I am sure, like some of you, being stuck in a cold house with my wife, children and mother-in-law in the middle of February 2021 was the turning point for us. It was time to get a generator. Like many of you, as a result of the pandemic, we were in the midst of reassessing our housing choices and space needs at around the same time. It wasn’t until the summer of 2021 that we decided to move to West U and started exploring a generator for our new home.
Much like Eric did for his generator, and with his blessing, we used a portion of Reliant’s annual sponsorship money to have a whole house generator installed in the Lanza household. Reliant is, of course, the perennial sponsor of Space City Weather. As in Eric’s case, my experience will reflect that of any consumer in my situation. We laughed, we cried, and it wasn’t always nice. But it’s over.
Obviously buying a generator is an investment. An average installation will likely cost you between $10,000 and $15,000 depending on your home and needs, and that may have gone up a bit due to inflation. That being said, I think what we’ve learned from recent disasters here in Texas and along the Gulf Coast is that if you’re able to buy a whole house generator, it’ll likely be a worthwhile investment. This is something I really never thought I would do, but an infant and toddler walking around a powerless home can change minds. My goal in this post is to detail the process of installing a whole house generator in a 2022 world and share how my experience differs from Eric’s, which he wrote about last year.
Reliant works with a Houston-based company called Quality Home Products of Texas. To begin this effort, Quality sent a technician to my home back in November 2021. Joey was our technician and he was extremely informative and knowledgeable about the process. We live in an older house (1940’s) that has been modernized so there were a few quirks in terms of wiring, logistics etc. These became an issue during the installation process but overall Joey’s plan worked on paper. They were good at finding workable, minimally invasive solutions to a home’s unique situation.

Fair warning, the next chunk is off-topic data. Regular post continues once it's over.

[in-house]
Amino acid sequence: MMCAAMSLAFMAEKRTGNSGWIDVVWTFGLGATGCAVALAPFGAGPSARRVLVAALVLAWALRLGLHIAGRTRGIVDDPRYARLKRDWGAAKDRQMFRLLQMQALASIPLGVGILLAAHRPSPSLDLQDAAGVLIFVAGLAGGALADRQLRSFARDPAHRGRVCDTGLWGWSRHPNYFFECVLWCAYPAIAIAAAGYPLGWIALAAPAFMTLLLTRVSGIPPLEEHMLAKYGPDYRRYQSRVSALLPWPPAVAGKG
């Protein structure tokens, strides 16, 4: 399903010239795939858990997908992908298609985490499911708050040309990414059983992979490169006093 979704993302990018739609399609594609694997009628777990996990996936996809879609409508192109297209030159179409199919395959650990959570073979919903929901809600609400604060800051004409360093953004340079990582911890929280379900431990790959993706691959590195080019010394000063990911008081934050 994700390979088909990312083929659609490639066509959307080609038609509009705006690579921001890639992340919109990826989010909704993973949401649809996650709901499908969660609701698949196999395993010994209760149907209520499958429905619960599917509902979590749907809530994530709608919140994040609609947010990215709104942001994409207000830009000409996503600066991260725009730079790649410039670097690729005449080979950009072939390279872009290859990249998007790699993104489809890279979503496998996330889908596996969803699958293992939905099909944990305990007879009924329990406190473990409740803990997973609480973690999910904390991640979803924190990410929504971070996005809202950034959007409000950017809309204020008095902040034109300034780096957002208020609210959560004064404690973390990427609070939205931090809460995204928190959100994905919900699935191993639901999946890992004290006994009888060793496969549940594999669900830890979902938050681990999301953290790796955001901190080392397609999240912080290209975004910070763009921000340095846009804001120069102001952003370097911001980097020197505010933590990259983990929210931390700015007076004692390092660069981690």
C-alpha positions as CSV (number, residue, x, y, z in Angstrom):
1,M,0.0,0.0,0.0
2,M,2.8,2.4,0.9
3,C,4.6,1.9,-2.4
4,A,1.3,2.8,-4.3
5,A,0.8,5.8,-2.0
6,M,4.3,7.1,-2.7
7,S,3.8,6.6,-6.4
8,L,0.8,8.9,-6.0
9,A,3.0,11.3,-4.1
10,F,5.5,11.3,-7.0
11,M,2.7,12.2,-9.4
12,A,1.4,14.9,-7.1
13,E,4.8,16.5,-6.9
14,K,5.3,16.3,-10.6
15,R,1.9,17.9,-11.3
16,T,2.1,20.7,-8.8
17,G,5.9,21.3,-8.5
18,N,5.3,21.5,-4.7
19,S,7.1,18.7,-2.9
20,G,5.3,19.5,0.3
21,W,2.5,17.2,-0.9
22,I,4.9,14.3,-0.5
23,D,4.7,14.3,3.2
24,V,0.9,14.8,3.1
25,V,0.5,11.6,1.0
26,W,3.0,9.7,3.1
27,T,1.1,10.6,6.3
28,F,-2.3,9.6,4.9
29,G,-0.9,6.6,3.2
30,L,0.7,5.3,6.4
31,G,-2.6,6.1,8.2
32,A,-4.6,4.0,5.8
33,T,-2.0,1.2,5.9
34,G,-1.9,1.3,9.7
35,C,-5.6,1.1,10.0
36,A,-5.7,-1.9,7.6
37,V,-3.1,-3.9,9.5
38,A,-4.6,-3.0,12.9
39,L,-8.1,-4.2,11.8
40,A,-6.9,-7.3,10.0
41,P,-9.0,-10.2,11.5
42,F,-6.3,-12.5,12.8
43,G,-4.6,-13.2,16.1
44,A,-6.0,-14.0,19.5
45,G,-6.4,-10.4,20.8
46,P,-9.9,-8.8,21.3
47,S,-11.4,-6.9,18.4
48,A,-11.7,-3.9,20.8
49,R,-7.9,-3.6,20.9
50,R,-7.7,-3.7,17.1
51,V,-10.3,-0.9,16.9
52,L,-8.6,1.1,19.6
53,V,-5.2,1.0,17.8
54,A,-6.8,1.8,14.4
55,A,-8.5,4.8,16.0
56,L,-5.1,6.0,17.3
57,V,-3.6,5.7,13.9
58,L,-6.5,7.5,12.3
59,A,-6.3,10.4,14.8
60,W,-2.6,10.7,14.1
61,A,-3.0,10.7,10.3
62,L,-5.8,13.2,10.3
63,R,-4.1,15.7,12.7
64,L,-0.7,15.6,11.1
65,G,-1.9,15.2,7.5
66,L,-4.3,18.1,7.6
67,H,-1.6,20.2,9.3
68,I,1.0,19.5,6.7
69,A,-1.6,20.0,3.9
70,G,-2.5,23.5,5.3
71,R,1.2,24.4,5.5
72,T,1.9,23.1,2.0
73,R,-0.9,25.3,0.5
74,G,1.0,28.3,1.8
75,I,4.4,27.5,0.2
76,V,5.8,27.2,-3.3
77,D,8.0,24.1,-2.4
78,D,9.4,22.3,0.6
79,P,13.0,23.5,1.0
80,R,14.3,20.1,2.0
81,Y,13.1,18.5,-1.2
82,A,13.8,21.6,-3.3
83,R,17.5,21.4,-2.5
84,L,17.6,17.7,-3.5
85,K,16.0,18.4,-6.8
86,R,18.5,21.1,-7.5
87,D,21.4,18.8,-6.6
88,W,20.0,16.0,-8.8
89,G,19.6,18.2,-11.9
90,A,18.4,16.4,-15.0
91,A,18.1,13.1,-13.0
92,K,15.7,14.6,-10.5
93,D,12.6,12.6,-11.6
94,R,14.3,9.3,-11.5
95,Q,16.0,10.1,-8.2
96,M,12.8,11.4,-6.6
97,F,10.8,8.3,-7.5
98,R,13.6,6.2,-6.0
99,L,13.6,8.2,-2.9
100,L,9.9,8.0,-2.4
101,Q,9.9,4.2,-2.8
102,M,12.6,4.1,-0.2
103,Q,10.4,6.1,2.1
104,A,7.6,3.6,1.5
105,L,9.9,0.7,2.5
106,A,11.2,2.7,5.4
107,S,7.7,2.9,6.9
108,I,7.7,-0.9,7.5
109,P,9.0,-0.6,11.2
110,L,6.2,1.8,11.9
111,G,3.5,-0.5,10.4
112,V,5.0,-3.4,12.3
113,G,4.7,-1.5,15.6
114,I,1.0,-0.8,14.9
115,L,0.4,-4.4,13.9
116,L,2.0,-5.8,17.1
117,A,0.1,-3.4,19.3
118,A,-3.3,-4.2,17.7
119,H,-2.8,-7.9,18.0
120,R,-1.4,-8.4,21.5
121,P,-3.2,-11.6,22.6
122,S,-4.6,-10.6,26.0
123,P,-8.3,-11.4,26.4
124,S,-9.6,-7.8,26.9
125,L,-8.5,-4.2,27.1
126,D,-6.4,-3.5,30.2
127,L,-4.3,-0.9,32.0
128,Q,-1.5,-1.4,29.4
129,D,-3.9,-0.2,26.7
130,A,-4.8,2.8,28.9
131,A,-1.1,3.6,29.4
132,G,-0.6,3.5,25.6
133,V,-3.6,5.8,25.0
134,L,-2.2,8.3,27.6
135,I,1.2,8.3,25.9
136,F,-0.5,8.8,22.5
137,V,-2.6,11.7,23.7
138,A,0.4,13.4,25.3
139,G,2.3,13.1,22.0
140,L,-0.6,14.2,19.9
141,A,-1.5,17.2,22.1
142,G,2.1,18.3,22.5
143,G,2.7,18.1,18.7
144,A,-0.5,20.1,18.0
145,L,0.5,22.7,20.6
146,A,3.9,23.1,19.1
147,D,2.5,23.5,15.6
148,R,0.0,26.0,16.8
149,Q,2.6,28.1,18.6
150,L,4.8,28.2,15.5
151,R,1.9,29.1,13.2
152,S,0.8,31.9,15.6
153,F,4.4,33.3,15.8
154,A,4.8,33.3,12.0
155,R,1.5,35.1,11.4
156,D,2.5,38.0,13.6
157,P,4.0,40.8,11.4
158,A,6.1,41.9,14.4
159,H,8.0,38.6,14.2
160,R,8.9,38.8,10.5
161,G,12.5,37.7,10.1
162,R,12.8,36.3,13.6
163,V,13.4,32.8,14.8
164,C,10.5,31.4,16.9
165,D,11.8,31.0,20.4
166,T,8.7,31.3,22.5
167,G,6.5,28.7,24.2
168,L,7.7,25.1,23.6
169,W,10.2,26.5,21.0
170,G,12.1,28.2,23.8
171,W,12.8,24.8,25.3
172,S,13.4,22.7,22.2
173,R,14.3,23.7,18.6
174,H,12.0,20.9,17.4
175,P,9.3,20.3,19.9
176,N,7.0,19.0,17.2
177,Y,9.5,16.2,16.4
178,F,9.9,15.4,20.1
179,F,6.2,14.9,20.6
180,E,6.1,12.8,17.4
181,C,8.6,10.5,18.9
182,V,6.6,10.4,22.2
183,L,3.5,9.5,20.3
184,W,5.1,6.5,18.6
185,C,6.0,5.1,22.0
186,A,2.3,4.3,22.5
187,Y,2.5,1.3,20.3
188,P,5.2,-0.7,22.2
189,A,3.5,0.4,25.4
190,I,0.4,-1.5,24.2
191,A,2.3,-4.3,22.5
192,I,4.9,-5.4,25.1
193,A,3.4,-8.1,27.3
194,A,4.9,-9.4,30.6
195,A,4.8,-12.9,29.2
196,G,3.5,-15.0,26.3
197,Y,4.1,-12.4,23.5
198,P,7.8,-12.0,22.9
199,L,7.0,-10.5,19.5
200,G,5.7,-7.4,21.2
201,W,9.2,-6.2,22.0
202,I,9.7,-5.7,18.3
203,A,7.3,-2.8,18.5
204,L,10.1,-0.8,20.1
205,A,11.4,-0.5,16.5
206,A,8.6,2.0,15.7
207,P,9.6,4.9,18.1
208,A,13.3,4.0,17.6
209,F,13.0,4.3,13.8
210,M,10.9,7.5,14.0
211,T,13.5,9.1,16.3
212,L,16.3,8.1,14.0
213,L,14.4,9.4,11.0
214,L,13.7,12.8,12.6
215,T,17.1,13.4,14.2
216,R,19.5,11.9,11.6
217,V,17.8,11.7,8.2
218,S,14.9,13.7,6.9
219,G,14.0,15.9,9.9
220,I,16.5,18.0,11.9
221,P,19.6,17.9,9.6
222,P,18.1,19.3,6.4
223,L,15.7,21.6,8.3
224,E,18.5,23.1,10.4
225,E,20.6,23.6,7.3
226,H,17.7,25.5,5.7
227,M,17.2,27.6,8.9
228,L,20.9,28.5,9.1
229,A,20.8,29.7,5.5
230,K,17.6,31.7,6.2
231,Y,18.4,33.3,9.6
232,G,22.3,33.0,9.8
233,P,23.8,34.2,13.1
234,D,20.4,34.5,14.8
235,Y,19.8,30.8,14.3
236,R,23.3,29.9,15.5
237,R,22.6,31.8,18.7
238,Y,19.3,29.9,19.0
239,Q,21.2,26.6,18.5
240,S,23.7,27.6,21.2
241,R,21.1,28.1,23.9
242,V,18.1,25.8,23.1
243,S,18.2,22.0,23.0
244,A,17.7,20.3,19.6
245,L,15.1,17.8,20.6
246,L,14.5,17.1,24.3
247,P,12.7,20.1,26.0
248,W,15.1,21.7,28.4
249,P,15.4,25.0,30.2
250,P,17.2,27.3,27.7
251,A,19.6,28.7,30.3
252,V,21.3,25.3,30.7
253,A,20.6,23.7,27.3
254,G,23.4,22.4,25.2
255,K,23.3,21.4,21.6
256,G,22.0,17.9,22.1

The first physical element of the process was installing a pad.
We sketched where the generator would go in our yard, put some stakes in the ground, signed a contract, and paid 25 percent of the total up front. Here, for the first time, my situation differs somewhat from Eric’s experience. Eric’s home needed a stand, but in our case a pad worked well. To this end, workers made two visits to create the “outline” of the block and then pour concrete. Both visits were quick, easy and required little effort on our part.
The second difference to Eric’s experience was the Great Supply Chain Crisis in late 2021 and 2022. When we signed the contract in November we were told that the process would be slightly delayed due to supplies. Apparently a lot of people want generators! The tentative schedule was that installation would likely occur in February or March. Being quite connected to the news, I expected this, and it was just an inevitable outcome that was understandable. I appreciated that Joey was honest up front.
Our gas meter upgrade was one of the most delicate parts of the process. It took a bit of diplomatic navigating between CenterPoint and Quality Home Products, but once it was done it worked well.
Then, as it turns out, our permitting process in West U was delayed. As a result, my installation at City Hall was delayed by a month or two. Finally, we got the ball rolling in April, poured the slab in May and did the installation in June. Why am I writing this in September? A number of things: my schedule and a Covid outbreak at our house, then a number of smaller issues that resulted in delays of five to seven days each time. We had trouble upgrading our gas meter with some back and forth between Quality and CenterPoint. The regulator required for the home’s gas supply was installed a week before CenterPoint could upgrade the meter, causing problems with the hot water supply. We also had issues with how our HVAC system connected to the generator. We had a few parts that needed replacing. My conclusion here: things inevitably happen, so just be prepared to deal with them in the process. There were difficult moments, but Quality fully cooperated with us to solve the problems and they got the job done.